Laughed at for wearing gloves…

By JUKES, F[rancis], after CLEVELY, J[ohn], 1786 

[1][A View on the Thames, near London Bridge]; A View of the Thames near Westminster Bridge. [2][Une Vüe Sur la Tamise, prés le Pont de Londres]; Une Vue sur la Tamiser, près le Pont de Westminster.

British Isles
  • Author: JUKES, F[rancis], after CLEVELY, J[ohn]
  • Publication place: London
  • Publisher: [Mr Acret, Wardour Street
  • Publication date: 1786].
  • Physical description: Two lithographs, one with original hand colour.
  • Dimensions: Image: each 340 by 505mm (13.5 by 20 inches). Sheet: [1] 460 by 606mm (18 by 23.75 inches). [2] 431 by 591mm (17 by 23.25).
  • Inventory reference: 12366

Notes

Two views on the river.

John Cleveley the Younger (1747–1786) came from a family of marine painters. Originally a caulker like his father, Clevely turned to painting after his fellow workers laughed at him for wearing gloves (Ayres). He developed his maritime experience under rather unusual circumstances. He acted as draughtsman to Sir Joseph Bank’s expedition to Iceland in 1772 and also to Constantine, 2nd Baron Mulgrave on his expedition to the North Pole the following year, alongside a young Horatio Nelson.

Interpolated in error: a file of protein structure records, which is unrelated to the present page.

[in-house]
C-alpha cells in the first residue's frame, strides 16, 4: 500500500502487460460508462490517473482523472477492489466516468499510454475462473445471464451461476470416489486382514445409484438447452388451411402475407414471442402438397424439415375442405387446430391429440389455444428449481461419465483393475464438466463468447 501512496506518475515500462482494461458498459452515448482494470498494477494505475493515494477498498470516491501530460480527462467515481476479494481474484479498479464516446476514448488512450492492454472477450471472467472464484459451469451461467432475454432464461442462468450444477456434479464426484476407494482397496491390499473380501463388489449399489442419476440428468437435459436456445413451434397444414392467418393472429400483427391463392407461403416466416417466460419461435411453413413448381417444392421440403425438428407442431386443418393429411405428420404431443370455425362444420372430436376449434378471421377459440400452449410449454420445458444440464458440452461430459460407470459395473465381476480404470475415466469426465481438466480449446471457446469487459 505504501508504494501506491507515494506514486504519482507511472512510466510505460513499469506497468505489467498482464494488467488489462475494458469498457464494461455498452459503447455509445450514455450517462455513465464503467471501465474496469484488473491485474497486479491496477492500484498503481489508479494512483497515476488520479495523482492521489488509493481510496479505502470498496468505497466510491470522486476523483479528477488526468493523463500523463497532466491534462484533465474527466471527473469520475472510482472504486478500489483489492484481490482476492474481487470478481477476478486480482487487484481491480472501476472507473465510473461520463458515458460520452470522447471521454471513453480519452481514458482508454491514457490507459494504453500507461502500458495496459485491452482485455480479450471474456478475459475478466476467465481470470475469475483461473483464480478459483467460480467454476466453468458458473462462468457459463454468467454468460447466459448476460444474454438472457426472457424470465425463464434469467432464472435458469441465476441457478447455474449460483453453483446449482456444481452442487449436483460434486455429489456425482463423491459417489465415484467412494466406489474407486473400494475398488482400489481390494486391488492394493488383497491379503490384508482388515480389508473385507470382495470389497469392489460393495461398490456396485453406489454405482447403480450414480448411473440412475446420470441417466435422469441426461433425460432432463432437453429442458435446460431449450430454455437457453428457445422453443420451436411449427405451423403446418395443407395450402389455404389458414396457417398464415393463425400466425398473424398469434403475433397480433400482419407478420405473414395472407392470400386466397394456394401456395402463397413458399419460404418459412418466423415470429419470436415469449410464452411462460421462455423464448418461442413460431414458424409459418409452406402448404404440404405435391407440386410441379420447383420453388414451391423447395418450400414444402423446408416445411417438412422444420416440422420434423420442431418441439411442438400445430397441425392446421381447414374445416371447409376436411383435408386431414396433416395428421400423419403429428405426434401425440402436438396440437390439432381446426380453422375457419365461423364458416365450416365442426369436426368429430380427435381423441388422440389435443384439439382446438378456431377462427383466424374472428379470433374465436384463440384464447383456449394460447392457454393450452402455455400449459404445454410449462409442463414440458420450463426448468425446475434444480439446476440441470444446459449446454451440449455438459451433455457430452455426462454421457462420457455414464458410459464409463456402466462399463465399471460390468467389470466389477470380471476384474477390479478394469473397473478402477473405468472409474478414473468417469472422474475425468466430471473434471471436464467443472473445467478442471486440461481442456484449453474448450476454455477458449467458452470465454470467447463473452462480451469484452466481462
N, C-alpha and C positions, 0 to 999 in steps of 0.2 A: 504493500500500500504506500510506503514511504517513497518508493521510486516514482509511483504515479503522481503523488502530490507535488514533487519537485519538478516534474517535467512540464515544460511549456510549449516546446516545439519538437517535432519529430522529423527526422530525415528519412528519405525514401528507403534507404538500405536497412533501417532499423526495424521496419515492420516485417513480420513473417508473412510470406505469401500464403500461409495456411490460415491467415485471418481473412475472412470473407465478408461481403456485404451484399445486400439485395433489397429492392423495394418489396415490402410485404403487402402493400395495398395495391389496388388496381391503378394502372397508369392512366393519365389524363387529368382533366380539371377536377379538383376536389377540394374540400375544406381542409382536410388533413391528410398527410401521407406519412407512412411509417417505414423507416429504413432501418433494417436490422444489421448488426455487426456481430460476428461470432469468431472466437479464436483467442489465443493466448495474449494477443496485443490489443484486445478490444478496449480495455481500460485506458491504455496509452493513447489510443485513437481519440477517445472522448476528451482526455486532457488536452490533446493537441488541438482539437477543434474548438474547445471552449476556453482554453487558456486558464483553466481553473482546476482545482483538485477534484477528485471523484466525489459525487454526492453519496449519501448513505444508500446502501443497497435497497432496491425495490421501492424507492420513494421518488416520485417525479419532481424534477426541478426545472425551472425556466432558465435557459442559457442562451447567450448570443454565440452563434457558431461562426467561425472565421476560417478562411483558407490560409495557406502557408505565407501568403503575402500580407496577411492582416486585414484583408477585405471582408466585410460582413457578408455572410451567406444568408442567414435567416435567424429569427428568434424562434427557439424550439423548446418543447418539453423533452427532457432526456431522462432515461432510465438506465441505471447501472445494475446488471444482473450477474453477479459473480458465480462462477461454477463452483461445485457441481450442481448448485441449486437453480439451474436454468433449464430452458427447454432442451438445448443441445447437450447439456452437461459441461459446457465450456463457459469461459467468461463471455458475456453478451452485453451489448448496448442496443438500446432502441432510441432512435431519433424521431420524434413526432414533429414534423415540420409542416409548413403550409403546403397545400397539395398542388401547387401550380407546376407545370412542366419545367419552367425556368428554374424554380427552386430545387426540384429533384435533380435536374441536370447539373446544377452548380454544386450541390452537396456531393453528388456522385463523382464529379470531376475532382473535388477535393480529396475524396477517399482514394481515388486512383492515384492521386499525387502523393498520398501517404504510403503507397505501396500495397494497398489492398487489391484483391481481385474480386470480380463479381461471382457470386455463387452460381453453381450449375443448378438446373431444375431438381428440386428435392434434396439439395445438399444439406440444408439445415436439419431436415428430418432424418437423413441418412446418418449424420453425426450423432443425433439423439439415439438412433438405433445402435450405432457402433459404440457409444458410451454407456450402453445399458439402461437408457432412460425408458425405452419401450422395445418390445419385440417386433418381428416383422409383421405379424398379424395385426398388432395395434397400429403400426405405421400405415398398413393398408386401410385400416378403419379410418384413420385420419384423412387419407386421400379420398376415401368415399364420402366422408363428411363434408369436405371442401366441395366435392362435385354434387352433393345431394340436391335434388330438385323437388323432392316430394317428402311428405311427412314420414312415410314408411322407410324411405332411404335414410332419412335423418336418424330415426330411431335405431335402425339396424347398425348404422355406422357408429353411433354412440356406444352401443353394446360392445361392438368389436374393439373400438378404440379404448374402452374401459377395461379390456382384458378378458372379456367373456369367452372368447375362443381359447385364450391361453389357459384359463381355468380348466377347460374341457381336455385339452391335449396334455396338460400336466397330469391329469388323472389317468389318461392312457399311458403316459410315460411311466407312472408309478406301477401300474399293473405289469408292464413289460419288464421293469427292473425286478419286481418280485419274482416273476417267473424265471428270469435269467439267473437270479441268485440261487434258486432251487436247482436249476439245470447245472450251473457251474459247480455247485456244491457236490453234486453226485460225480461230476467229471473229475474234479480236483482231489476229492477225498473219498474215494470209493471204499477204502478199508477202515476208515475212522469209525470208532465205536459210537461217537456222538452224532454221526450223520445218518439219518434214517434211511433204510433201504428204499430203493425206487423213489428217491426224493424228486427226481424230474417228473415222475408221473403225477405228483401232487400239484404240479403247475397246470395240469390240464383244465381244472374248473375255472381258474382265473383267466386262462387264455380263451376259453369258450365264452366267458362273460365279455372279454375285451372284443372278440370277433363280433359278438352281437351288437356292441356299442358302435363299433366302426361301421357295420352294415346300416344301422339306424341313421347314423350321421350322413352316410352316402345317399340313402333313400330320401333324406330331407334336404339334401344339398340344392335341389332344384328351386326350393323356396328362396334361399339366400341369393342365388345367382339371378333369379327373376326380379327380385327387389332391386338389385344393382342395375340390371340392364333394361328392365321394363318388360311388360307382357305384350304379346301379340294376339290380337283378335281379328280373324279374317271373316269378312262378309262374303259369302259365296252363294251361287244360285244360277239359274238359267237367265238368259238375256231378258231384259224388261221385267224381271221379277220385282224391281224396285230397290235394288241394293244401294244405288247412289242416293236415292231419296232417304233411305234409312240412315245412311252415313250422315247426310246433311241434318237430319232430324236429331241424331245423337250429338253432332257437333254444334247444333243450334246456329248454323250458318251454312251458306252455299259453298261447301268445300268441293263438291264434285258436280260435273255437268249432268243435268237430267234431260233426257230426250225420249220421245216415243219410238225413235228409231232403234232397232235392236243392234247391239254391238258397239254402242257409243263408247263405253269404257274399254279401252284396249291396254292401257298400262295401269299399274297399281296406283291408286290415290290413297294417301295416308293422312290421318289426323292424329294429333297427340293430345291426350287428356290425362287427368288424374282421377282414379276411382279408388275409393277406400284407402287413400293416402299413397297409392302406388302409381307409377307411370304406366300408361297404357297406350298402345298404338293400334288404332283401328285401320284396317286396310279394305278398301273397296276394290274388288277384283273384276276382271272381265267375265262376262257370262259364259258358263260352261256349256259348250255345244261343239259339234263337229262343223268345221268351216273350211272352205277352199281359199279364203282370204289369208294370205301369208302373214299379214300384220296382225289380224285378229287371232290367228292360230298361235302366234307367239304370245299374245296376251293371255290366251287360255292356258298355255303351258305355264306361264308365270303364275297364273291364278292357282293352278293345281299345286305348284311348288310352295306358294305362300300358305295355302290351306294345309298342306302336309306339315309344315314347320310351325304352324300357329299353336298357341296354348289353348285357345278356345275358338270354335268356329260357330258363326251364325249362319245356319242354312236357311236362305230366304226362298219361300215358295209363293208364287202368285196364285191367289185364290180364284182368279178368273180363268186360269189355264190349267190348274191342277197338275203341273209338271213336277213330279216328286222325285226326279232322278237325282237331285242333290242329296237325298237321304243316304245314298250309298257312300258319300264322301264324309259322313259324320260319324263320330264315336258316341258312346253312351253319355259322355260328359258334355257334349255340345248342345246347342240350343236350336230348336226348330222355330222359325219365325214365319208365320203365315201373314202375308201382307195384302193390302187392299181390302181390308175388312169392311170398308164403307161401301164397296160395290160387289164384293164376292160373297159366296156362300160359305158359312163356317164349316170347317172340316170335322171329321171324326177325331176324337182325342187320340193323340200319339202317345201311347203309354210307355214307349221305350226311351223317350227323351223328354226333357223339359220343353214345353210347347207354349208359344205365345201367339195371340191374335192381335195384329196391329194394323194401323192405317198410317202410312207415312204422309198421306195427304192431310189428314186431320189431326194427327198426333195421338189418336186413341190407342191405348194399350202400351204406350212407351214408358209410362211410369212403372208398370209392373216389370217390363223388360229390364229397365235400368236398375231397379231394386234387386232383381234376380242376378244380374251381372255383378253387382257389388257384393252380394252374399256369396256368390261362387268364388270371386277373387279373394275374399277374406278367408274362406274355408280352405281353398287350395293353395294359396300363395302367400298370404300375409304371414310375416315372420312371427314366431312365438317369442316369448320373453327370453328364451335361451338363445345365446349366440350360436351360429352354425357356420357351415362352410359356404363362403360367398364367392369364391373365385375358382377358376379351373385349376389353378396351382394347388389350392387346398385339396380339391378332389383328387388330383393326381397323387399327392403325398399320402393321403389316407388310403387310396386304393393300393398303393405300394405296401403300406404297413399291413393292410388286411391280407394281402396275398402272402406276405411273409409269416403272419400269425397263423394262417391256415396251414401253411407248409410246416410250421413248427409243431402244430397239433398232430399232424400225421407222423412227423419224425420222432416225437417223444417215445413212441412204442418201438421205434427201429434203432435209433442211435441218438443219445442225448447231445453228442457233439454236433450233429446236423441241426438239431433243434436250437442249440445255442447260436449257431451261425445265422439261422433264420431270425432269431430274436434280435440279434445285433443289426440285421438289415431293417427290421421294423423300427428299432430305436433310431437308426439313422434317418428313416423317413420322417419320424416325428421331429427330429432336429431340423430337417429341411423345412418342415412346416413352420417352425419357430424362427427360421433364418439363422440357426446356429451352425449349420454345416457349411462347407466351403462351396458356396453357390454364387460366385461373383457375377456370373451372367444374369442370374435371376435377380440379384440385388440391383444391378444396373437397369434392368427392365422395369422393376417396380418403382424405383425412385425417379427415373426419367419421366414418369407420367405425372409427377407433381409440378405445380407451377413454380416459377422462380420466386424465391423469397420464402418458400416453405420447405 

Francis Jukes (1745–1812) was an aquatint engraver. He initially worked as a topographical painter, before becoming one of the first British aquatint engravers. He is thought to have learnt the method from Paul Sandby and some of his first aquatints are after Sandby’s designs. Jukes mainly produced landscapes, illustrating the Rev. William Gilpin’s Observations on the River Wye’ (1782). Unfortunately, one consequence of his pioneering work may have been illness caused by fumes from the acid he used in the aquatinting process. 

Image gallery

/